Evidence is accumulating that pathogens, although defined by their harmful effects on individual host plants, are essential to maintaining plant community diversity. Through these effects, pathogens may mediate plant community responses to climate change and disturbance. Nonetheless, little is known about how pathogen communities, especially those directly associating with plants in roots, respond to climate and human land use. Therefore, we sequenced root pathogens across a Midwestern US precipitation and temperature gradient, comparing undisturbed and human disturbed grasslands. We specifically looked at changes in two groups of root-associated plant pathogens: fungal pathogens and oomycetes (an important group of pathogens known mostly for being agricultural pests).
I first started working on this project four years ago, at the start of my PhD. Through this project, I developed my molecular toolset, alongside my long-term undergraduate assistant, lab technician and mentee, Josh Schemanski (Fig. 1). We worked through amplifying DNA (for the first time), cleaning the samples, adapting a bioinformatical pipeline, answering our questions, and going through the publication process. It is also through this project that I really got to know several post-docs and professors at the Kansas Biological Survey and the Department of Ecology and Evolutionary Biology at the University of Kansas. From processing our molecular samples to bioinformatics and Linux, phylogenetic tree construction, and sequence-related statistics, I learned a great deal from those around me. After four years of work, countless edits, and seven submissions, our manuscript was ready (Our article here!).
Figure 1. Josh and I working on a project collecting plant seeds in the field.
In the end, we found that pathogens respond to climate gradients in undisturbed sites, and were less responsive in human impacted, disturbed sites. In undisturbed grasslands, precipitation and temperature gradients were important predictors of both pathogen community richness and composition. Oomycete richness increased with precipitation, while fungal pathogen richness depended on an interaction of precipitation and temperature, with precipitation increasing richness most with higher temperatures (Fig. 2). Disturbance altered plant pathogen composition and precipitation and temperature had a reduced effect on pathogen richness and composition in disturbed grasslands.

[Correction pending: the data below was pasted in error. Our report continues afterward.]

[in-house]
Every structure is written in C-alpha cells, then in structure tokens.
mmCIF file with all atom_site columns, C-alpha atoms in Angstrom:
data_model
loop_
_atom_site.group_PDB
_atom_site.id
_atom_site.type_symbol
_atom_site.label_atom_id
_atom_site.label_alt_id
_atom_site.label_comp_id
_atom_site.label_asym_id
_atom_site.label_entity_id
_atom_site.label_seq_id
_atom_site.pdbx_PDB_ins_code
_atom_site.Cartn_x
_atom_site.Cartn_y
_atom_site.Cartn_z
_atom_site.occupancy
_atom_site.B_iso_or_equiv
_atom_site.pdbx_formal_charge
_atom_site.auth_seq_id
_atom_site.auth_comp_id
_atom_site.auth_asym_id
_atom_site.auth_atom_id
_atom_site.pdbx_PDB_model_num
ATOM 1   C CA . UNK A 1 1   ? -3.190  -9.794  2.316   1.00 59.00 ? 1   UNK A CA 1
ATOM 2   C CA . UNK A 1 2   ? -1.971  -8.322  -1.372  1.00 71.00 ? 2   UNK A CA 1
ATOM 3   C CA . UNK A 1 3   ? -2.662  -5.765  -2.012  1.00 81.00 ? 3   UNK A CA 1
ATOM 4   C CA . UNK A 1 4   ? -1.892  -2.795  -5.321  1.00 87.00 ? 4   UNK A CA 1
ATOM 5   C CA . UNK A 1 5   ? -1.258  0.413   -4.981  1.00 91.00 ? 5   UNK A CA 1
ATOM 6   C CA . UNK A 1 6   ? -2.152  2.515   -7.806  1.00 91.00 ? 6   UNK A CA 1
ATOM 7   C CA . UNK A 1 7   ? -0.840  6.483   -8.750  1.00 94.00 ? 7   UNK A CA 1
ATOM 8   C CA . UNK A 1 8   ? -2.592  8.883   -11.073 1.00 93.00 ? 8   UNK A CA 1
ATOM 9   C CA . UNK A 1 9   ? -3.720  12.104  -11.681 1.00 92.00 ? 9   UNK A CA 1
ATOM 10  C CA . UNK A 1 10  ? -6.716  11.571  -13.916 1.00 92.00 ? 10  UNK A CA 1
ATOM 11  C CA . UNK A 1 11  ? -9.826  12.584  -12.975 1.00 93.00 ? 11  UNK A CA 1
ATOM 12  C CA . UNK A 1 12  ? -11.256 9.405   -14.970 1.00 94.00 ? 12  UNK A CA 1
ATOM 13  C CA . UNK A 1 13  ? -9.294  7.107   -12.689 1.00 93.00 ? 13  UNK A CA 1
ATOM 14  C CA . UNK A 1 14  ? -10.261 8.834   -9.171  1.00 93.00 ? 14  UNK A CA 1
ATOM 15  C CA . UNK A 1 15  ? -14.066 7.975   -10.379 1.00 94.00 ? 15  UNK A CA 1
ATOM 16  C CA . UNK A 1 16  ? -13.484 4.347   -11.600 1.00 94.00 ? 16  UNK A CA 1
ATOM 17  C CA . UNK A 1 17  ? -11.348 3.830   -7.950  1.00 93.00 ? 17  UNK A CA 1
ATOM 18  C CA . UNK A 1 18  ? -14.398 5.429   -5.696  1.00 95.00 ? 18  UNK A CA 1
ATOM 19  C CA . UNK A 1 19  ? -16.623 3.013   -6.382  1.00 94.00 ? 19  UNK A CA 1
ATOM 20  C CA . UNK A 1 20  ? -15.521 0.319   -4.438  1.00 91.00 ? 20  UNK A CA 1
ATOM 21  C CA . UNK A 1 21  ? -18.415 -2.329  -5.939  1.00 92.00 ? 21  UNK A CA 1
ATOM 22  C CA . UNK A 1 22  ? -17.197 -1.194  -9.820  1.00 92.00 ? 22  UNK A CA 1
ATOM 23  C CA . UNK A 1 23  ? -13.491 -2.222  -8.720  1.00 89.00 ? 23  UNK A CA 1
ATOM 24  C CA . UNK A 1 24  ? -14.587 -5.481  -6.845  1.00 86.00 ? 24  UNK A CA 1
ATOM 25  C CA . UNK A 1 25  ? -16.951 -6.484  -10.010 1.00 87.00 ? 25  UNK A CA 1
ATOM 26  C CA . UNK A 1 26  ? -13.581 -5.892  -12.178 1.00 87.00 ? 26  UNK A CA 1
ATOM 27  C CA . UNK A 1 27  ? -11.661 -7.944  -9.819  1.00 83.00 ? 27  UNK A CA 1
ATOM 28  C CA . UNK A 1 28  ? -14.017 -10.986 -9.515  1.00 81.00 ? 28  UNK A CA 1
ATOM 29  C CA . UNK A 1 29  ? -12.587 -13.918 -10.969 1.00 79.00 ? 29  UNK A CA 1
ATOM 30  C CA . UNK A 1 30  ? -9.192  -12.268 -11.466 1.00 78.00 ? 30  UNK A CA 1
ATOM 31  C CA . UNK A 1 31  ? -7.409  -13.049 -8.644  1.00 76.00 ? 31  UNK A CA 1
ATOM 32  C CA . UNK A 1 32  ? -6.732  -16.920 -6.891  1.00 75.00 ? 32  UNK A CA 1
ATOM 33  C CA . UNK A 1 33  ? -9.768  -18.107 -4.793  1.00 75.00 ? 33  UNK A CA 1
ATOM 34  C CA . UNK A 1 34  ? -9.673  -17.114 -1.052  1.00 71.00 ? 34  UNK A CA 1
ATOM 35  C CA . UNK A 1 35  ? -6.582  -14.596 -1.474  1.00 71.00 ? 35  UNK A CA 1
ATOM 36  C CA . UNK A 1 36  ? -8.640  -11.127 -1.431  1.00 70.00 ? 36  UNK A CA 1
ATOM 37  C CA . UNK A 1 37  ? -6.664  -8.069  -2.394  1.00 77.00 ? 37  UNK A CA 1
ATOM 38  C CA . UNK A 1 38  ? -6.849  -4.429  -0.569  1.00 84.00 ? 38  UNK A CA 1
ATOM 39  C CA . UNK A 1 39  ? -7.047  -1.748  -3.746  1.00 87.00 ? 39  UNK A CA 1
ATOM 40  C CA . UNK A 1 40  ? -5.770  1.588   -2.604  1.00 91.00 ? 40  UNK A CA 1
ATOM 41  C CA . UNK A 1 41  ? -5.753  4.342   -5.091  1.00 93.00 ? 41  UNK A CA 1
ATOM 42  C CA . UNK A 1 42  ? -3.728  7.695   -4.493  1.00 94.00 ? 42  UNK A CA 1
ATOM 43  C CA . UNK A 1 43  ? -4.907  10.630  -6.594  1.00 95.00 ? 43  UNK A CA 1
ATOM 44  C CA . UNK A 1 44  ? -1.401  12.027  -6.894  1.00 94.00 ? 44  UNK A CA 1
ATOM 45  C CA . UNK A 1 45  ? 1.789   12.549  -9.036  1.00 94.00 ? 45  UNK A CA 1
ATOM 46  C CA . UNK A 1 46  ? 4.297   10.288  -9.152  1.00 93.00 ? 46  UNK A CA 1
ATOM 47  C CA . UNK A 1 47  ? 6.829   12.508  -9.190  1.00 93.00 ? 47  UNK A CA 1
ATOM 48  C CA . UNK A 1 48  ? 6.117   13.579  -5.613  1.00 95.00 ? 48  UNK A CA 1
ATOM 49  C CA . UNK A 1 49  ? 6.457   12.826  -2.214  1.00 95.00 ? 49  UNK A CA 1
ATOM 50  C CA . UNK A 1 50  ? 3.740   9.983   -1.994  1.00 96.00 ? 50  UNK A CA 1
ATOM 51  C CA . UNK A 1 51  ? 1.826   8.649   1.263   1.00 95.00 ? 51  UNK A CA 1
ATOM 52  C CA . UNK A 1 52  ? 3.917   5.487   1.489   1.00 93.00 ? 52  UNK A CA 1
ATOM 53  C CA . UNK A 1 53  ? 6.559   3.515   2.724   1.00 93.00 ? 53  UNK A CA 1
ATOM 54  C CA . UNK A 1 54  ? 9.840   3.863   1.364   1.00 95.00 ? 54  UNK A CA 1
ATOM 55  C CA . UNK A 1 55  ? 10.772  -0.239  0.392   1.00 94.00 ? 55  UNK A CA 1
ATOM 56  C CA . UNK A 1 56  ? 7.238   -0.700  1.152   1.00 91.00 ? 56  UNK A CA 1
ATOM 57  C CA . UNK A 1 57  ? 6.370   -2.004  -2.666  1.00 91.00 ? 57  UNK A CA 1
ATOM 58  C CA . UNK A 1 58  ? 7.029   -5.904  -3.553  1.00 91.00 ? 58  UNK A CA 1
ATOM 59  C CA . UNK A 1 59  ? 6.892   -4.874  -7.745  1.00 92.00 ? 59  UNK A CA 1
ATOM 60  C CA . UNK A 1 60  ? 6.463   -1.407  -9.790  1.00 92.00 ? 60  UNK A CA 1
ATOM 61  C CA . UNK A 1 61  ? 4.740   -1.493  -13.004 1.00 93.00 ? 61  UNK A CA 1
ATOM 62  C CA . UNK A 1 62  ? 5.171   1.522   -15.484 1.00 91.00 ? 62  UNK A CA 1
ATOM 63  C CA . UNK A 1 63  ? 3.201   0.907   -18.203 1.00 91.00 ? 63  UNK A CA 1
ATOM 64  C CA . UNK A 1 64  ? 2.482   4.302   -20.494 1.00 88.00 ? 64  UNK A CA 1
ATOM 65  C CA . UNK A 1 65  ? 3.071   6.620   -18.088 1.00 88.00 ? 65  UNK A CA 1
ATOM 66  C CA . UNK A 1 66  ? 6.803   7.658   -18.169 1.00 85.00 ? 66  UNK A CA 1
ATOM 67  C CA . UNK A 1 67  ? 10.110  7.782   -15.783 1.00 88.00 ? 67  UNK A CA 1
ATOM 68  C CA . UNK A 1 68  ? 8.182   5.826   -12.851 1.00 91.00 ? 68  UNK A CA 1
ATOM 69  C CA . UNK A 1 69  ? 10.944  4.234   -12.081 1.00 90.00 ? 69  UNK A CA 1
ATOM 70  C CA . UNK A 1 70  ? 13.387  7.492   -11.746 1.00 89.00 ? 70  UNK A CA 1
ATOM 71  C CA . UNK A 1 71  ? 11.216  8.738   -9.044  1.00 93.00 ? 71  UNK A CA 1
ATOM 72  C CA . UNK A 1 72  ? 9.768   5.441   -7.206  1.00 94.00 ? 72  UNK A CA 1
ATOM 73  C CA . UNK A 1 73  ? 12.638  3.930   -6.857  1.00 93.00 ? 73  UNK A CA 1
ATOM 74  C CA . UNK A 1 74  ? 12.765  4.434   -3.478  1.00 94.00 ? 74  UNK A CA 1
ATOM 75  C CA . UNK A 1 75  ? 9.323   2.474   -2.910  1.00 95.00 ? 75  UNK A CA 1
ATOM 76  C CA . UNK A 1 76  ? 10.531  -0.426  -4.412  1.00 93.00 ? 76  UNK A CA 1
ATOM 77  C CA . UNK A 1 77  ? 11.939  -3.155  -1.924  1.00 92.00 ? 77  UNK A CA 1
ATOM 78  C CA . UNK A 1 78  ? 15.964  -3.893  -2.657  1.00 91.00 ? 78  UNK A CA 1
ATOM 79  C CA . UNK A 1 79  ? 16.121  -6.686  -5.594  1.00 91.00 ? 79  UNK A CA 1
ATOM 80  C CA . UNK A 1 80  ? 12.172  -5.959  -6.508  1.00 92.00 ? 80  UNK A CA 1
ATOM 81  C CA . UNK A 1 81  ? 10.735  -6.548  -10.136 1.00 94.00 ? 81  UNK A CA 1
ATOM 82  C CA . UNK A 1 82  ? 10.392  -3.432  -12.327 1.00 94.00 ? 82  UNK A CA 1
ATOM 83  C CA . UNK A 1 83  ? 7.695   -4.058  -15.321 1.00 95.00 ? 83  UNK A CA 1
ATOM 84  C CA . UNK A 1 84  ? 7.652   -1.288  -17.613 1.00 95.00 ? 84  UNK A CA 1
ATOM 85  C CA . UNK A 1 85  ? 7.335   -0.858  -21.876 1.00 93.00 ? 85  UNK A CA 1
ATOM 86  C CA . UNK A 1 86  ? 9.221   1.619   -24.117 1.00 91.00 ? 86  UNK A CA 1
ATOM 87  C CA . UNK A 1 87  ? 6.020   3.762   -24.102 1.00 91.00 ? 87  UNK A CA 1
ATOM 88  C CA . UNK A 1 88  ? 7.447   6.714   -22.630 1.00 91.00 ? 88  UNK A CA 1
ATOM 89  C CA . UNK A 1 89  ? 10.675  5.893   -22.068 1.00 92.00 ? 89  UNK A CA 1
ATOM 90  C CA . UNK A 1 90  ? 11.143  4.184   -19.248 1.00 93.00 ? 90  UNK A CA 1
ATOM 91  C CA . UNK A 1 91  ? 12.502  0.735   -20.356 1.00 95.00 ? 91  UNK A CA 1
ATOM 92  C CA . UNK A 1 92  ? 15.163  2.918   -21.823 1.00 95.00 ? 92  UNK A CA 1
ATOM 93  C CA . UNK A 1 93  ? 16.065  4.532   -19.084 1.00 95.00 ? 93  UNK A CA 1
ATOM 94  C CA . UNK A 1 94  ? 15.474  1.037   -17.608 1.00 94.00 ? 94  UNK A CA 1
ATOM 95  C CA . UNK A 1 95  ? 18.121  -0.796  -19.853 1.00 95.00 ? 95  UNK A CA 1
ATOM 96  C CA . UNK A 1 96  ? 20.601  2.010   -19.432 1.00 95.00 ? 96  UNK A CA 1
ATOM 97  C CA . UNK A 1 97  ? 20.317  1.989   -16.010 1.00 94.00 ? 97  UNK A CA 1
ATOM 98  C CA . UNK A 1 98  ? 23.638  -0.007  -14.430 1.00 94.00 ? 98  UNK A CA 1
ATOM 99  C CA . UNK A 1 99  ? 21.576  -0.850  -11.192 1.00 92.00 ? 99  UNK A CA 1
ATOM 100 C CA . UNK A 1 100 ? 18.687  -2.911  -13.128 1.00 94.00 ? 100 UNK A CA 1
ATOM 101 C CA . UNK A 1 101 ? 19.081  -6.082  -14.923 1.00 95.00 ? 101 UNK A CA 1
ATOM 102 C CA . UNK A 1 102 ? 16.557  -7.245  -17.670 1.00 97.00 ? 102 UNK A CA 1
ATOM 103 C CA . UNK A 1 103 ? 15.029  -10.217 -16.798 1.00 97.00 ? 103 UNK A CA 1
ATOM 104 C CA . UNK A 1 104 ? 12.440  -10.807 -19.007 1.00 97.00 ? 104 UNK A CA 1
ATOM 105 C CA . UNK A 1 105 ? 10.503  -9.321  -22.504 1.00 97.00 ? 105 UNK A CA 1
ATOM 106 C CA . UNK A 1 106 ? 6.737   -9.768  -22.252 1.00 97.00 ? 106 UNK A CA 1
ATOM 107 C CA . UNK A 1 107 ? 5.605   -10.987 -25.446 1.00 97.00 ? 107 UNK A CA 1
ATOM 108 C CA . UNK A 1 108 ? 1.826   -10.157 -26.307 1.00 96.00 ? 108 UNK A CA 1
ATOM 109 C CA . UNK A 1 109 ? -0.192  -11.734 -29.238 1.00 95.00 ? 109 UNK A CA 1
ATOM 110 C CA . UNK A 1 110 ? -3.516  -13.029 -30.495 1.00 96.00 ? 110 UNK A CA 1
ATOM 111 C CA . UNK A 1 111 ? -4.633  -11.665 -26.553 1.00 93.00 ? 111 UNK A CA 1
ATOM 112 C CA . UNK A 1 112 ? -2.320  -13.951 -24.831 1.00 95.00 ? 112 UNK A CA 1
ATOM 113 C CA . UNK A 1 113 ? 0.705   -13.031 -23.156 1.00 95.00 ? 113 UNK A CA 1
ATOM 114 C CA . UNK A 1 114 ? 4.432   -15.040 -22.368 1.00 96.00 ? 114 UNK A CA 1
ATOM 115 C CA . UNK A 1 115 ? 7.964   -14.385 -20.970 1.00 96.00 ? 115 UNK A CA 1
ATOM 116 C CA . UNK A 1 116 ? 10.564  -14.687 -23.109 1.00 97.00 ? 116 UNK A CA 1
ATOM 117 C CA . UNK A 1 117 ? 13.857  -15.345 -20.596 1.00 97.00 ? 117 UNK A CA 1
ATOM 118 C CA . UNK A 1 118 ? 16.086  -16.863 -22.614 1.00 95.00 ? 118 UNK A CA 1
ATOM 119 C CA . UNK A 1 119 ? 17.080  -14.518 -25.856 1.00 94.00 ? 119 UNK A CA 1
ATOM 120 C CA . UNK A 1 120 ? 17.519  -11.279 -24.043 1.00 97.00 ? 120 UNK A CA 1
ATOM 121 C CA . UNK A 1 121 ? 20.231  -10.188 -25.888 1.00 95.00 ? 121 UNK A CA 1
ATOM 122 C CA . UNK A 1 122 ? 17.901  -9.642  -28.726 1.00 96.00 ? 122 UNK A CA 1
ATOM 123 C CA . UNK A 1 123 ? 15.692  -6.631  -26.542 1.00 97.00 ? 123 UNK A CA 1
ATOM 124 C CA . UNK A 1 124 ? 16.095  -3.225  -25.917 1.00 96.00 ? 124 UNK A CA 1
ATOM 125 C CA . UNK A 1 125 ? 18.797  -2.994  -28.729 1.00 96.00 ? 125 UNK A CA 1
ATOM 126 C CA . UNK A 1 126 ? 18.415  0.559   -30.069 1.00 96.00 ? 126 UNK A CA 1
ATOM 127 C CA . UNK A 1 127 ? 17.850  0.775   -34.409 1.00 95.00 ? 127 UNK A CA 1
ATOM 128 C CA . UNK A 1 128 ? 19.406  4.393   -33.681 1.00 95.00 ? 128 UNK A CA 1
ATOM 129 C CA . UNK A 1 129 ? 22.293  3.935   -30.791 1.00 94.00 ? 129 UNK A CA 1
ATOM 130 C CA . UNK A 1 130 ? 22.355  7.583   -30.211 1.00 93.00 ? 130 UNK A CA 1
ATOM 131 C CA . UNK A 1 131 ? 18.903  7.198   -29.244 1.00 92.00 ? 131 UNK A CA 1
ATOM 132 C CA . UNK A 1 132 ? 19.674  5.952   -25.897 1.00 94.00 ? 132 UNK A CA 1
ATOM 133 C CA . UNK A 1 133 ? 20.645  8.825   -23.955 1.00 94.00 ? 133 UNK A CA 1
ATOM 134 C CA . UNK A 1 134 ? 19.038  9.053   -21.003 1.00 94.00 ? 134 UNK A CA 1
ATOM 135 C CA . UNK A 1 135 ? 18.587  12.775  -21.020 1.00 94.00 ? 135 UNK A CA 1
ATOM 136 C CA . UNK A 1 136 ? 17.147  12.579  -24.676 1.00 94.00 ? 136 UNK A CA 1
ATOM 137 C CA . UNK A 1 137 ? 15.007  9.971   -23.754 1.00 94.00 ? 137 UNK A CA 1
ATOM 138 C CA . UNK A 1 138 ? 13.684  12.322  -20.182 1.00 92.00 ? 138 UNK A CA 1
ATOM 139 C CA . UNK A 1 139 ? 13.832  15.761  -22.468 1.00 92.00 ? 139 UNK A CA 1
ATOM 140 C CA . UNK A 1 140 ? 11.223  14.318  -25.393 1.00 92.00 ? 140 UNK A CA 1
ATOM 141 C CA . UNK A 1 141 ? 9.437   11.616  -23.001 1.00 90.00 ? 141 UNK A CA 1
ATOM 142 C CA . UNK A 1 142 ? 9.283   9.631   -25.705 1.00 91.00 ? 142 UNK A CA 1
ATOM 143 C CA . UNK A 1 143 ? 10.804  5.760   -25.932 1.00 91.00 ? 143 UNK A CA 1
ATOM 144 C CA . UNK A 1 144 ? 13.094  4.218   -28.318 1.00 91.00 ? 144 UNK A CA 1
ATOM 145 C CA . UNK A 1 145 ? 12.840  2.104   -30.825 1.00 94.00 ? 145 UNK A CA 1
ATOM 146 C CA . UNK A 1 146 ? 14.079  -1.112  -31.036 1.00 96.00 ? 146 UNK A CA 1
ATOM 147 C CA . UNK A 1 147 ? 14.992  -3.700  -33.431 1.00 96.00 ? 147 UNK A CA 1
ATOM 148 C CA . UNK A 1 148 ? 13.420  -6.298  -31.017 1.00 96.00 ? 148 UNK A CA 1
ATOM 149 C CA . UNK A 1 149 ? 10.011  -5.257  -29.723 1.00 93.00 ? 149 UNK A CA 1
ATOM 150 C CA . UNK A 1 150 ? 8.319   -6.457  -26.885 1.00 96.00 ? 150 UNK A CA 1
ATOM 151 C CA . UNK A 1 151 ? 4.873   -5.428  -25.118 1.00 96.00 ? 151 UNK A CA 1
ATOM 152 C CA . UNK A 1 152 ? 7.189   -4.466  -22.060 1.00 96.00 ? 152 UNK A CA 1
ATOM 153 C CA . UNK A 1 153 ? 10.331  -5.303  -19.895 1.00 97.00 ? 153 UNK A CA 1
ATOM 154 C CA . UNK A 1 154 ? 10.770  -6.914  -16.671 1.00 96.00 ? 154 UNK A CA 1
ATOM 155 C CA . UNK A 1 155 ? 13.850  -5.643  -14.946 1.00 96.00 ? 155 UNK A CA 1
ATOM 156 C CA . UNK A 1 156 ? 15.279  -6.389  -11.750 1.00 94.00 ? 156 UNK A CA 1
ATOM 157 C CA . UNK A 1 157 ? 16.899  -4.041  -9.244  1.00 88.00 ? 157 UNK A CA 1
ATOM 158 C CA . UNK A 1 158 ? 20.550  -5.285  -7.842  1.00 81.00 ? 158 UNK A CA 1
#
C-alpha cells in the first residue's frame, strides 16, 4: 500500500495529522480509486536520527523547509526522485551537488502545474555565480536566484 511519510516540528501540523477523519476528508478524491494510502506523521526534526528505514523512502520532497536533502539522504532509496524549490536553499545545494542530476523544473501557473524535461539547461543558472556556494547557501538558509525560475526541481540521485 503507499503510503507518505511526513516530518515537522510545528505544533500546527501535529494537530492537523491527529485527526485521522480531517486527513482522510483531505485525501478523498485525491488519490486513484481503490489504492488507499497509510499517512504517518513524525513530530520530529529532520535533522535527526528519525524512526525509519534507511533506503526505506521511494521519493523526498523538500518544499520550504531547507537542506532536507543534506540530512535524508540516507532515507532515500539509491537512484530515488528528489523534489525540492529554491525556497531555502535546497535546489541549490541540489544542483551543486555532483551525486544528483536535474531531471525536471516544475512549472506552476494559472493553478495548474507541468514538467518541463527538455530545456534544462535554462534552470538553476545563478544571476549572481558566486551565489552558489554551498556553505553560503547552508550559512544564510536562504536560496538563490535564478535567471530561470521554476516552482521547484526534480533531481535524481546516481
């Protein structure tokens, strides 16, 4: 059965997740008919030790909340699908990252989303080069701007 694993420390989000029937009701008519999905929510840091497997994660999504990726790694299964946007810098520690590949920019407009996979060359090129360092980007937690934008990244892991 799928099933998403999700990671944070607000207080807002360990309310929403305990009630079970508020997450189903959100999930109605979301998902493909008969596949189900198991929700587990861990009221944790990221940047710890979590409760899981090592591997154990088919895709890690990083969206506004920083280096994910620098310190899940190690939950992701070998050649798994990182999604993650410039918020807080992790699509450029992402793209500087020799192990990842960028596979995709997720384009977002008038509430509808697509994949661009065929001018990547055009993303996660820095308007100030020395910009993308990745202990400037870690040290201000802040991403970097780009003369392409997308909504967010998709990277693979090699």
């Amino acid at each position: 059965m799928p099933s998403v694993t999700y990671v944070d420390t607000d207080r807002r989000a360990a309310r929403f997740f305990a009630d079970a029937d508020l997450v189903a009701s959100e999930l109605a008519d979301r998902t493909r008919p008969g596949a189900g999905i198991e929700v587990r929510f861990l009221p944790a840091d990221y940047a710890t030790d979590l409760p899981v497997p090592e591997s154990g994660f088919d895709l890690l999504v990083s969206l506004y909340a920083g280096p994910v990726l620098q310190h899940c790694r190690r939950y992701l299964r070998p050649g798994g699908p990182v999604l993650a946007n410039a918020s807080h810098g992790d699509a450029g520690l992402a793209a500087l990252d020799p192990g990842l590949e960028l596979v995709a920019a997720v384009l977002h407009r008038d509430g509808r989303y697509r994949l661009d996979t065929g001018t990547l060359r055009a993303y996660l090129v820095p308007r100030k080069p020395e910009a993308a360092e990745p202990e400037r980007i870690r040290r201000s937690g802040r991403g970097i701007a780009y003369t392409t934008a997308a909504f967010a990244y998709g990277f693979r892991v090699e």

Because pathogens can mediate plant community diversity and structure, the sensitivity of pathogens to disturbance and climate suggests that degradation of the pathogen community may mediate loss, or limit restoration of, native plant diversity in disturbed grasslands, and may modify plant community response to climate change. Our results highlight the importance of considering indirect mediators of plant community responses to environmental and land use changes. In addition, the interaction between precipitation and temperature in predicting fungal pathogen diversity underscores the importance of studying shifts in precipitation and temperature simultaneously, since looking at only one will not tell the whole story.
This manuscript is the result of a large amount of troubleshooting, trying, failing and trying again, as well as community support and guidance. We are very excited to have this paper published in ISME and hope this work will spur further research about the role of pathogens, and plant-associated microbes more generally, in mediating plant community responses to climate and land use changes.
Figure 2. The interaction between precipitation and temperature in predicting fungal pathogen phylogenetic species richness (PSR). PSR increases with precipitation only under higher than average temperature.